One of the many painters who returned from training in France during the 1880s was Irish by birth and had been living in Scotland. Nevertheless, he made much of his career working in England: he is Sir John Lavery (1856-1941).
Lavery was born in Belfast, but moved to Glasgow when he was a child. After initially attending the Haldane Academy in Glasgow, he went to Paris in the early 1880s, where he was a student at the Académie Julian. There he was initially influenced by the Naturalist works of Jules Bastien-Lepage and Millet, and painted at Grez-sur-Loing in 1884.
Lavery’s plein air oil sketch of The Principal Street at Grez from 1884 shows one of the many artists at work in the village, which had become internationally popular at the time. Although following the course recommended for Naturalist painters, Lavery’s style is here thoroughly Impressionist.
He returned from there to be one of the Glasgow School (as one of the Glasgow Boys).*
While working in Glasgow, he painted a series of views of tennis games and players, including The Tennis Party, from 1885. This follows the approach adopted by Naturalists such as Bastien-Lepage, in being quite loose in the surrounds, but delivering fine detail in the figures and nearby. That includes the tennis players themselves, and the wire netting surrounding the court.
Lavery’s major break came in 1888, when he was commissioned to paint the state visit of Queen Victoria to the Glasgow International Exhibition in Kelvingrove Park that year. Following that success he was in demand as a portrait painter to the rich and famous, so moved to London, where he joined Whistler’s circle.
By about 1890, when he painted Boating on the Thames, his style in landscapes had become more realist, although the trees in the distance still lack detail or precision. This scene is thought to have been at Marble Hill (House), Twickenham, London, or by the steps beneath Cliveden House, Taplow, Buckinghamshire. Chinese and Japanese influences in clothing and the parasol were all the rage at the time, and are seen in some of Whistler’s paintings.
Late in the century Lavery started travelling to North Africa, where he fell in love with Tangier, a city on the northern coast of Morocco opposite Gibraltar, and bought a property there by 1903. In 1906, he travelled to Fez to paint, and in 1908 had a solo exhibition at the Goupil Gallery in London.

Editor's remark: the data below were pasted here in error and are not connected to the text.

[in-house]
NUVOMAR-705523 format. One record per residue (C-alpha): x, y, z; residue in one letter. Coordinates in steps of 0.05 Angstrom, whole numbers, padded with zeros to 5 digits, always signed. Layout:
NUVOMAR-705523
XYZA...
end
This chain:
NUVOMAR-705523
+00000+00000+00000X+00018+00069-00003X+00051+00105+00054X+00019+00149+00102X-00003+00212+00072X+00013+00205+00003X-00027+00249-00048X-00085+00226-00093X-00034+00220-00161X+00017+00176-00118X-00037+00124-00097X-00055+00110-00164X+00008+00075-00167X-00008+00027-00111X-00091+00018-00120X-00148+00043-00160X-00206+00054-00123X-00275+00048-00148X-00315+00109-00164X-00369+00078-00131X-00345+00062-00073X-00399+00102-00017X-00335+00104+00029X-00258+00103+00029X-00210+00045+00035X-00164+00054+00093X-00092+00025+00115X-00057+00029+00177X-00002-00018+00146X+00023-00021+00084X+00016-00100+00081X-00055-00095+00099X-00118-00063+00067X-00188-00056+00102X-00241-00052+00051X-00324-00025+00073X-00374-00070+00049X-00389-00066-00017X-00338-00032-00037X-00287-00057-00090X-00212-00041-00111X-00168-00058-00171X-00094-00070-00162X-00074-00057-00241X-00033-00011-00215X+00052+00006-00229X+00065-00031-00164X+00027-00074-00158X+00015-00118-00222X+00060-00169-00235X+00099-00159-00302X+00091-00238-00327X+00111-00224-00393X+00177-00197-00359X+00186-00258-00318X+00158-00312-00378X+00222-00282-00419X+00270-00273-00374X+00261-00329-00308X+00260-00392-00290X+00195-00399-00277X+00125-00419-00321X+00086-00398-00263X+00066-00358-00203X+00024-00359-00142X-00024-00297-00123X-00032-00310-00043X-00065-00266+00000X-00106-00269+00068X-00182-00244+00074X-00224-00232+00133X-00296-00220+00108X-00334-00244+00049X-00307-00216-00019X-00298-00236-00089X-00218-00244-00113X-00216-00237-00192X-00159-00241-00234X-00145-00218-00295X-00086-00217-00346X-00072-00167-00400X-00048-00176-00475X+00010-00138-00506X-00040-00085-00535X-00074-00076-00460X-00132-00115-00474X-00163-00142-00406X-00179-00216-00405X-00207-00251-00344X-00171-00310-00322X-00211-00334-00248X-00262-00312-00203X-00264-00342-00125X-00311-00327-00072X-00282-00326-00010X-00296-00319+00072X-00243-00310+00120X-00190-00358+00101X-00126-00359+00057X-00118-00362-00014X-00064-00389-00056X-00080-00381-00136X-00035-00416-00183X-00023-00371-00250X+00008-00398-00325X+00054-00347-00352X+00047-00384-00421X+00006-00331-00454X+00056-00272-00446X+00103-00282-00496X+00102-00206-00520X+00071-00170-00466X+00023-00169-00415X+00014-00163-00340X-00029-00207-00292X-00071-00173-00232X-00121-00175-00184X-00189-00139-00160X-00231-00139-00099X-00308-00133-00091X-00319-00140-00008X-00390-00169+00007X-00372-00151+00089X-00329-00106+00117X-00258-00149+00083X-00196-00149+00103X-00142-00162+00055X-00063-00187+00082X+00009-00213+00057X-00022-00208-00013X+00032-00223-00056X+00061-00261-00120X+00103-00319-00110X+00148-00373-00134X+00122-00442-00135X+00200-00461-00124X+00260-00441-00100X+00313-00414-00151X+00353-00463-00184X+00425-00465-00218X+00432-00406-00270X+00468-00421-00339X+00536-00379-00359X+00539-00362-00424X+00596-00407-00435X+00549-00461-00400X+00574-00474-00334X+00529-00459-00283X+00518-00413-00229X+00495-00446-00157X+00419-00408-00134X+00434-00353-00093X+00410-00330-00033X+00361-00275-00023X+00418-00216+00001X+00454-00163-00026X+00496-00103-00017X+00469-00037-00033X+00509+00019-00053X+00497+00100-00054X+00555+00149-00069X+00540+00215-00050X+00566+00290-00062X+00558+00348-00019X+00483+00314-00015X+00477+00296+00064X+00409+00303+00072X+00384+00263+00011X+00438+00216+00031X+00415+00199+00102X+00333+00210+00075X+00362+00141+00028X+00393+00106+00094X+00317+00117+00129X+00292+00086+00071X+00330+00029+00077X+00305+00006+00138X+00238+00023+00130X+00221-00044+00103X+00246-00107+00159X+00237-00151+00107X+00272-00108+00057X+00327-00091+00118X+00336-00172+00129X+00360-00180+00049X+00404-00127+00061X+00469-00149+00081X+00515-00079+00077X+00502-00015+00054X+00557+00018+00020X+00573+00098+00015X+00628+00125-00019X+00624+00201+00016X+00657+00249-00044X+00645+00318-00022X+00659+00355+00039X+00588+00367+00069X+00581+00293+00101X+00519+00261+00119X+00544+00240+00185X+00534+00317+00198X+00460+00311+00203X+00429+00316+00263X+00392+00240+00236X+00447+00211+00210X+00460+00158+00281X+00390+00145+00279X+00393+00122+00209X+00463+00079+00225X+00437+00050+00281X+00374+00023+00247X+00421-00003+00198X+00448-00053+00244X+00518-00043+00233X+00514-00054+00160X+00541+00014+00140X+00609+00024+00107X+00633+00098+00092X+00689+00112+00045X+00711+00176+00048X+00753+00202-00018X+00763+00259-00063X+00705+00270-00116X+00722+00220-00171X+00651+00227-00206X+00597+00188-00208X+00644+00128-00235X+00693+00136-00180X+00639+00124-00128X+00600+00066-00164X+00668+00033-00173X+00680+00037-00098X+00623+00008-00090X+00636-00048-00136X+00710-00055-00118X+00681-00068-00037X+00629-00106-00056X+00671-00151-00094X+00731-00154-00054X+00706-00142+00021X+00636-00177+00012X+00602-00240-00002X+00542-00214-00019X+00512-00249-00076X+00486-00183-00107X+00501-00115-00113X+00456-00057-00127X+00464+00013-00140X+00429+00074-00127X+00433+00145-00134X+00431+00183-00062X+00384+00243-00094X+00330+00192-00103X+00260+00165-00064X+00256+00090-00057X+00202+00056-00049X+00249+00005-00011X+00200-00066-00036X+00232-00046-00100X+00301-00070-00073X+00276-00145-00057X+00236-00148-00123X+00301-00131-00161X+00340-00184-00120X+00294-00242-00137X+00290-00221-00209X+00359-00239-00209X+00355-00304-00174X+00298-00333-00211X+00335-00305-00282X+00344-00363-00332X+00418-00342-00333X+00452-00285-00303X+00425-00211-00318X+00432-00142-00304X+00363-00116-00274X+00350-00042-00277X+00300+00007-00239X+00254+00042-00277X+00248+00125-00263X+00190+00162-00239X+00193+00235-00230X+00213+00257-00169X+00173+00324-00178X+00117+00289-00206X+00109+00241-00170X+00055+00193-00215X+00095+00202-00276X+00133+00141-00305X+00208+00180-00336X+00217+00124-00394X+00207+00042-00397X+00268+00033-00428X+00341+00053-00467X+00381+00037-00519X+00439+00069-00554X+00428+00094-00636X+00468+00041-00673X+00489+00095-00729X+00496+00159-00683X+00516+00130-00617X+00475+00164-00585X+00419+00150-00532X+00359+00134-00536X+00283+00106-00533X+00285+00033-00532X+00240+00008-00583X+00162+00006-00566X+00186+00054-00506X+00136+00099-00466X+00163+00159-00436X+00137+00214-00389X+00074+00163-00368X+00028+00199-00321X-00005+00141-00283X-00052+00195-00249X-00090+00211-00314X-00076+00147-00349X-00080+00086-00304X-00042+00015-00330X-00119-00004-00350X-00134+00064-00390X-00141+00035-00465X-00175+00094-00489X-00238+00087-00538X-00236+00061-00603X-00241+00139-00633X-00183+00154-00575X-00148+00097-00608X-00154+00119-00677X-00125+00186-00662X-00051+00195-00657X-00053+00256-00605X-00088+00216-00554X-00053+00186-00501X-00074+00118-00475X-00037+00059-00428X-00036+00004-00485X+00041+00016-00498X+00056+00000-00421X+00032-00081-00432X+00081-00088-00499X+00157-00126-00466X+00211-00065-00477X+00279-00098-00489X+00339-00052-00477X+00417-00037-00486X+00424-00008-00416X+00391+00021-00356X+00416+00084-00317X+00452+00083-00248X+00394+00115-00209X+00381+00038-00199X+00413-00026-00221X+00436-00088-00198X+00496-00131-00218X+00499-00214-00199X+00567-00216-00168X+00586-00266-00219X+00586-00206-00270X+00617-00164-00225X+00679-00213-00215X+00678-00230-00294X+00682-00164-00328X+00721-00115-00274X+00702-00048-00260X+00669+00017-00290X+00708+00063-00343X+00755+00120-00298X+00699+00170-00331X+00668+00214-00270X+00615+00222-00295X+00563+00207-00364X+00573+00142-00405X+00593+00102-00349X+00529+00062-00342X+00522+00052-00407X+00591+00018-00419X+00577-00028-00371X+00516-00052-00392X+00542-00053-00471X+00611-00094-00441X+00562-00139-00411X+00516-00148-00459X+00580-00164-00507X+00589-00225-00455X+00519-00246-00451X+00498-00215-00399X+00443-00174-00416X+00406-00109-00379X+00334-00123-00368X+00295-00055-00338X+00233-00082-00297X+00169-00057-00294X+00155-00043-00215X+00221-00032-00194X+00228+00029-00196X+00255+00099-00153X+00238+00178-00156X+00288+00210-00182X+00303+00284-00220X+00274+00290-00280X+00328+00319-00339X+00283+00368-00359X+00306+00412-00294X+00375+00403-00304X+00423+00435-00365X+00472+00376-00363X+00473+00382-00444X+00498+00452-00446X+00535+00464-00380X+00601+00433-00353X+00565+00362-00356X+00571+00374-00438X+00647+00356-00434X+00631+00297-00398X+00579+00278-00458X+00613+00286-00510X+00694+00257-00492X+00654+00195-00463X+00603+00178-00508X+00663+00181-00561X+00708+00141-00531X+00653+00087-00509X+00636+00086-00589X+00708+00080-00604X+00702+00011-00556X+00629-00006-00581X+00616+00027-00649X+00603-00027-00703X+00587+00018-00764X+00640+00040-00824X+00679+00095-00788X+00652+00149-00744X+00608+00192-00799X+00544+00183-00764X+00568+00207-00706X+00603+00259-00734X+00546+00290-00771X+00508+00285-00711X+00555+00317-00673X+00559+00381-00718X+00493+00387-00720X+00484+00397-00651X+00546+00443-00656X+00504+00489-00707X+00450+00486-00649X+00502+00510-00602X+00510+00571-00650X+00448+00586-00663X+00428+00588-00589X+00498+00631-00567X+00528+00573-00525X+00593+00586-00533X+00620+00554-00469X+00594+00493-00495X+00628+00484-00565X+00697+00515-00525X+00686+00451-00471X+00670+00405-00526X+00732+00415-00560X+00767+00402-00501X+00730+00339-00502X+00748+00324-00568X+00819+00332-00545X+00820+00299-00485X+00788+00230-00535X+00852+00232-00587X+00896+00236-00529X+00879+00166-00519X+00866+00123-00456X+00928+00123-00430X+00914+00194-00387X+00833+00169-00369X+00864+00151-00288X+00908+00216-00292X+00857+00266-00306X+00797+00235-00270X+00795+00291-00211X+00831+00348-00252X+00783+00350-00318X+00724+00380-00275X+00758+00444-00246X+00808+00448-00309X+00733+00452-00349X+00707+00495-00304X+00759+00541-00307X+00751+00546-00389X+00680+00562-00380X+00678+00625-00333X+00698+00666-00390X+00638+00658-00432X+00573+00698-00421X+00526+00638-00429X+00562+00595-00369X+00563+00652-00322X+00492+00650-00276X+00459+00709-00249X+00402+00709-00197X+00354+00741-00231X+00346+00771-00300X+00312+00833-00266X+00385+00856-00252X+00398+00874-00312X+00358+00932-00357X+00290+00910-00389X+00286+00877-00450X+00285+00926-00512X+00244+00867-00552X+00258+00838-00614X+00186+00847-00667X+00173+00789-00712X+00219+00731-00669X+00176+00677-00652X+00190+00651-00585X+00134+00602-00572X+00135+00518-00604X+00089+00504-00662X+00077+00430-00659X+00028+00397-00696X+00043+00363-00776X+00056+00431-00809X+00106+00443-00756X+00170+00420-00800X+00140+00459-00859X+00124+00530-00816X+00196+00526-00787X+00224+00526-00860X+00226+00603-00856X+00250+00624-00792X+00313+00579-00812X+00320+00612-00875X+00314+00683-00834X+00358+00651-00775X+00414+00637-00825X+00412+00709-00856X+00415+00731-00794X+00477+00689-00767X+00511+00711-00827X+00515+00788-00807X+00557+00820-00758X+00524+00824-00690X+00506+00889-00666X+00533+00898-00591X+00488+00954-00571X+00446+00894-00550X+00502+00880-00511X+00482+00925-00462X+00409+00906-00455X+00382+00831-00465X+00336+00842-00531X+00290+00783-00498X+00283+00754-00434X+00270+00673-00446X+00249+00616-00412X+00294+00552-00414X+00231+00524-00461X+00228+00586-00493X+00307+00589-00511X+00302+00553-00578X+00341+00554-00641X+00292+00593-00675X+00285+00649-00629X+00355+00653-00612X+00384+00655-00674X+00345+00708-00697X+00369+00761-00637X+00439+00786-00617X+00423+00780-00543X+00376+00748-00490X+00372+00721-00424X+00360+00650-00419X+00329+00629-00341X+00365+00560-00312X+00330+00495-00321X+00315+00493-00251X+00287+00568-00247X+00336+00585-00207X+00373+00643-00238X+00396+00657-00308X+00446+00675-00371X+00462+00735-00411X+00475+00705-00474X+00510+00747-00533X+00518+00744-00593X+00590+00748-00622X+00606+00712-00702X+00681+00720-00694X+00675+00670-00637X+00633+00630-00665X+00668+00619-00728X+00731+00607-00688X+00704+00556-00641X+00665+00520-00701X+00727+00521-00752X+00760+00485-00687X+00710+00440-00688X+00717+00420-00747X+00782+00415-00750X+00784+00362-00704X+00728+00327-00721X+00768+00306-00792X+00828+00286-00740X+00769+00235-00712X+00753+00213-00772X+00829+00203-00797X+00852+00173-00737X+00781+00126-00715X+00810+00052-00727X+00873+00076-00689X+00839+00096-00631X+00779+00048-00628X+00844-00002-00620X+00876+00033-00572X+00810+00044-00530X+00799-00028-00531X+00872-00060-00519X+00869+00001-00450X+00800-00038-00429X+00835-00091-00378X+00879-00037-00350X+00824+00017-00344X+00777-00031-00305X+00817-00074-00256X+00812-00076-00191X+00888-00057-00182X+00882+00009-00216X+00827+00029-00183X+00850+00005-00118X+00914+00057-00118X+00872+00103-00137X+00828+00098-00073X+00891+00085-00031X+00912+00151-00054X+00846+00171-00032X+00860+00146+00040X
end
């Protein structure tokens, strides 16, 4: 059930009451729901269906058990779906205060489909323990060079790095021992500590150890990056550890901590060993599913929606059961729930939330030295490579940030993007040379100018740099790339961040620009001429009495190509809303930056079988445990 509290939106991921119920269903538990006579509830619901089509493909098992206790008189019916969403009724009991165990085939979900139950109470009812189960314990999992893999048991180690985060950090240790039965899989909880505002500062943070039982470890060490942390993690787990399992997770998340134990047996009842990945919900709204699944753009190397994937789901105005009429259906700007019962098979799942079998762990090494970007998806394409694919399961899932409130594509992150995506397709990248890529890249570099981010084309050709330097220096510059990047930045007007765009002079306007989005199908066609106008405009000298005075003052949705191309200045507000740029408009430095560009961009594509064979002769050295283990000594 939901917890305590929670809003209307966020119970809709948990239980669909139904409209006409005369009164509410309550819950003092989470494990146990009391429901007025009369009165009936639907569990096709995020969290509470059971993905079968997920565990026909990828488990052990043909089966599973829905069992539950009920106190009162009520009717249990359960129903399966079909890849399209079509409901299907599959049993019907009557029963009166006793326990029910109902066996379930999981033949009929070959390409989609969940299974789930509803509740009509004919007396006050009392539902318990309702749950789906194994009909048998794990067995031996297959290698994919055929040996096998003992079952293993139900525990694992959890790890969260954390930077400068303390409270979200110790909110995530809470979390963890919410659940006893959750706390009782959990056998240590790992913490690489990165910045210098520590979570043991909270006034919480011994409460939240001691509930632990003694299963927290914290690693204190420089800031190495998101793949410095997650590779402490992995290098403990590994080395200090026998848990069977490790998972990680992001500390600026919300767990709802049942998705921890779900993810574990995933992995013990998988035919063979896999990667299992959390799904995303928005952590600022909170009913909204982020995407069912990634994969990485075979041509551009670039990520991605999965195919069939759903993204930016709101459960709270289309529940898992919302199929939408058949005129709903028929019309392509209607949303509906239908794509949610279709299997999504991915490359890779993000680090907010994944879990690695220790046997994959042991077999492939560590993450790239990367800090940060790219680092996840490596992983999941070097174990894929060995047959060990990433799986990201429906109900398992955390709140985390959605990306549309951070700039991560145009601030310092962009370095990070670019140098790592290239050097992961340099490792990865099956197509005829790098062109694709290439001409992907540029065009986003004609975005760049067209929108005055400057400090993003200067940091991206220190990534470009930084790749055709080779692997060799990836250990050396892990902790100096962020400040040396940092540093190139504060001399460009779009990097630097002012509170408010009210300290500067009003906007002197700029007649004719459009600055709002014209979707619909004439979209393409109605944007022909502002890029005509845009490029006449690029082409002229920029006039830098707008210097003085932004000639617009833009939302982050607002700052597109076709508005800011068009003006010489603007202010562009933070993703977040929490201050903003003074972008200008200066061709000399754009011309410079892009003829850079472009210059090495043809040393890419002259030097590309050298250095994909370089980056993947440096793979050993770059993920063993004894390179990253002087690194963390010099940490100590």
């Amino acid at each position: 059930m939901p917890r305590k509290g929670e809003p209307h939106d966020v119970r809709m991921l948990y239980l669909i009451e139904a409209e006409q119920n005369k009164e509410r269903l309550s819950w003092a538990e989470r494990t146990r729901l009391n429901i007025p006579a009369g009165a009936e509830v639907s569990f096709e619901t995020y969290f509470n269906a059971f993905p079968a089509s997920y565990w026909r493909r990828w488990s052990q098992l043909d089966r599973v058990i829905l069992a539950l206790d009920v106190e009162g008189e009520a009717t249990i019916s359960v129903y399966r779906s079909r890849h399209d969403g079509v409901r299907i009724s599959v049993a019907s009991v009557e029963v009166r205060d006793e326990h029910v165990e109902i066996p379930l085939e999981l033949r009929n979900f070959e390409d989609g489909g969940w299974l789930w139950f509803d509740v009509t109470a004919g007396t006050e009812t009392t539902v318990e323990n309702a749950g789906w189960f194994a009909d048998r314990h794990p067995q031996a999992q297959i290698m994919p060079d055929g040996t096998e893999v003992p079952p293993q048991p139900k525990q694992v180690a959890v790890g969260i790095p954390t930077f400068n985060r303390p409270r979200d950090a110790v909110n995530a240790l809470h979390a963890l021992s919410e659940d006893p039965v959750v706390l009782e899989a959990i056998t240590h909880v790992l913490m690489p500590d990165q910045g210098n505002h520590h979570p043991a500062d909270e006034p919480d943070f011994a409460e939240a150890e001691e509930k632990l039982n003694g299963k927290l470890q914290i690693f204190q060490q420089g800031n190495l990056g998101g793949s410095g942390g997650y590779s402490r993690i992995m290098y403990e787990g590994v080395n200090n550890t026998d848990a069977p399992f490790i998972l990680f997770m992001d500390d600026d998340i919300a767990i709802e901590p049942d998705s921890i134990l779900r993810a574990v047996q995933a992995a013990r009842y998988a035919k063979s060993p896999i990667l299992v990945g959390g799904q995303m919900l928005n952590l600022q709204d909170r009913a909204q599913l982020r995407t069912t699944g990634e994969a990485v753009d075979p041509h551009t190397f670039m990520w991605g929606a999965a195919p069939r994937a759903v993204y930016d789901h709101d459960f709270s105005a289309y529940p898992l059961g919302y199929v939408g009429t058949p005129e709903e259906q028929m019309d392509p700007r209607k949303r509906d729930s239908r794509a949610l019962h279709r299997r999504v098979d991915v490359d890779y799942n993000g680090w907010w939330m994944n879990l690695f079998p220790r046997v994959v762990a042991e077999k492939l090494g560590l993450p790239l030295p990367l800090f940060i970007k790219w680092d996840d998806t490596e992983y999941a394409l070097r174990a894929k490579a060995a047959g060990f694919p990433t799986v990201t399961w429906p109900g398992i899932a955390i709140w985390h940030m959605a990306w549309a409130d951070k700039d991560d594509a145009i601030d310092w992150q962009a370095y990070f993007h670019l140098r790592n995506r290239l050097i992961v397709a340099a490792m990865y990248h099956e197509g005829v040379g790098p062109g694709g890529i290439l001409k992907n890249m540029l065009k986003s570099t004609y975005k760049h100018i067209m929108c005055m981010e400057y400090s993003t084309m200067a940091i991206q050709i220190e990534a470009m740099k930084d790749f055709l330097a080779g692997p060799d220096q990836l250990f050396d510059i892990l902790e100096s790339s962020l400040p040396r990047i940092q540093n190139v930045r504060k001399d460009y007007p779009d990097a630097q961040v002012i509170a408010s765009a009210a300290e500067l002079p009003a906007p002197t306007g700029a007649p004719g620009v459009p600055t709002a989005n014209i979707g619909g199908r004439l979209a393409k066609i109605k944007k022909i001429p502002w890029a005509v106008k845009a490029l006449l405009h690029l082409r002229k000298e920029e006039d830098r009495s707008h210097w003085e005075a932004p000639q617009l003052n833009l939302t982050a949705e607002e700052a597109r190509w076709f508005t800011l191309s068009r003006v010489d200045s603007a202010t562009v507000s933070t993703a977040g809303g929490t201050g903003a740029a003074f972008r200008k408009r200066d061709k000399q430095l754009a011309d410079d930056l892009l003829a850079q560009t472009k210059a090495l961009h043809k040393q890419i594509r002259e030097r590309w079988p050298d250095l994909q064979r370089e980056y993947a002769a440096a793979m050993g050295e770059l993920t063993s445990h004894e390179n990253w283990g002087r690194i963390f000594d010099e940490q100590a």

A Southern Sea (1910) may be a view across the Strait of Gibraltar, which could be the prominent peak on the horizon. Although other paintings of his from the early twentieth century had become much tighter, the clouds here are particularly painterly.
During the First World War, Lavery was an official war artist, but was injured fairly early, and mainly painted scenes of industry in the UK. For those he returned to realism and fine detail, and his loose brushwork didn’t return until after he had painted the formal surrender of the German High Seas Fleet in November 1918.
Tangier Bay, Sunshine (1920) is more obviously a view from Tangier Bay looking north across the Strait of Gibraltar, which is seen in the clear above the end of the small jetty at the left. This appears to have been sketched in oils in front of the motif.
Although there are many of Lavery’s paintings accessible now, few have any information, even a title and year. Four relevant landscapes for which I have been unable to find any further information are:
This oil sketch shows a pond in parkland, and bears the dedication “To Mrs Colquhoun Hamilton”, and may be dated 1895.
This landscape with trees in blossom was almost certainly painted in Morocco, judging by the dress of the two figures.
This is a different view of trees in blossom. On the other side of the lake is a group of half a dozen figures.
Southampton Water is undated, and shows the industrial waterfront of Southampton, on the south coast of England. This appears to be another quick and loose painting made in front of the motif.
There can be little doubt that John Lavery was one of the British Impressionists, and that he retained the style from around 1884 until well into the twentieth century.
* I am grateful to Robert for pointing out that the term Glasgow School may be unfamiliar. It’s intended as a more inclusive reference than the better-known Glasgow Boys, which explicitly excludes the women artists who are also known as the Glasgow Girls. See Wikipedia for further details.